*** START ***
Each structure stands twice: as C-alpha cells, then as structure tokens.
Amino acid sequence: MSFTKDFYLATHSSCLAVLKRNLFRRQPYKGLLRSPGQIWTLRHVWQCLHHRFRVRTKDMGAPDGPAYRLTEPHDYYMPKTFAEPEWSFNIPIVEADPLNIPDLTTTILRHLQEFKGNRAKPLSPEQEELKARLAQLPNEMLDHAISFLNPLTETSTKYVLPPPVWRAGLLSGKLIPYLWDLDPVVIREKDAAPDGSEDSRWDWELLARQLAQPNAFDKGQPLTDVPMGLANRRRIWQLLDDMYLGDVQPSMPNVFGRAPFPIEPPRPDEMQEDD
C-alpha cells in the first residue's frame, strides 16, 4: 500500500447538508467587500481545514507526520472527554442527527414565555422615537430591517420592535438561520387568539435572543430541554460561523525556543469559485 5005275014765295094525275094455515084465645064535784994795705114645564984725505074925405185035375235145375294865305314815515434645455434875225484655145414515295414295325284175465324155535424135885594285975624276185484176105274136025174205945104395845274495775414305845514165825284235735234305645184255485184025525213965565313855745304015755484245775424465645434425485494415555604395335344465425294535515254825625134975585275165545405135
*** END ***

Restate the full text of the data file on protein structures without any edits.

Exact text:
Each structure stands twice: as C-alpha cells, then as structure tokens.
Amino acid sequence: MSFTKDFYLATHSSCLAVLKRNLFRRQPYKGLLRSPGQIWTLRHVWQCLHHRFRVRTKDMGAPDGPAYRLTEPHDYYMPKTFAEPEWSFNIPIVEADPLNIPDLTTTILRHLQEFKGNRAKPLSPEQEELKARLAQLPNEMLDHAISFLNPLTETSTKYVLPPPVWRAGLLSGKLIPYLWDLDPVVIREKDAAPDGSEDSRWDWELLARQLAQPNAFDKGQPLTDVPMGLANRRRIWQLLDDMYLGDVQPSMPNVFGRAPFPIEPPRPDEMQEDD
C-alpha cells in the first residue's frame, strides 16, 4: 500500500447538508467587500481545514507526520472527554442527527414565555422615537430591517420592535438561520387568539435572543430541554460561523525556543469559485 5005275014765295094525275094455515084465645064535784994795705114645564984725505074925405185035375235145375294865305314815515434645455434875225484655145414515295414295325284175465324155535424135885594285975624276185484176105274136025174205945104395845274495775414305845514165825284235735234305645184255485184025525213965565313855745304015755484245775424465645434425485494415555604395335344465425294535515254825625134975585275165545405135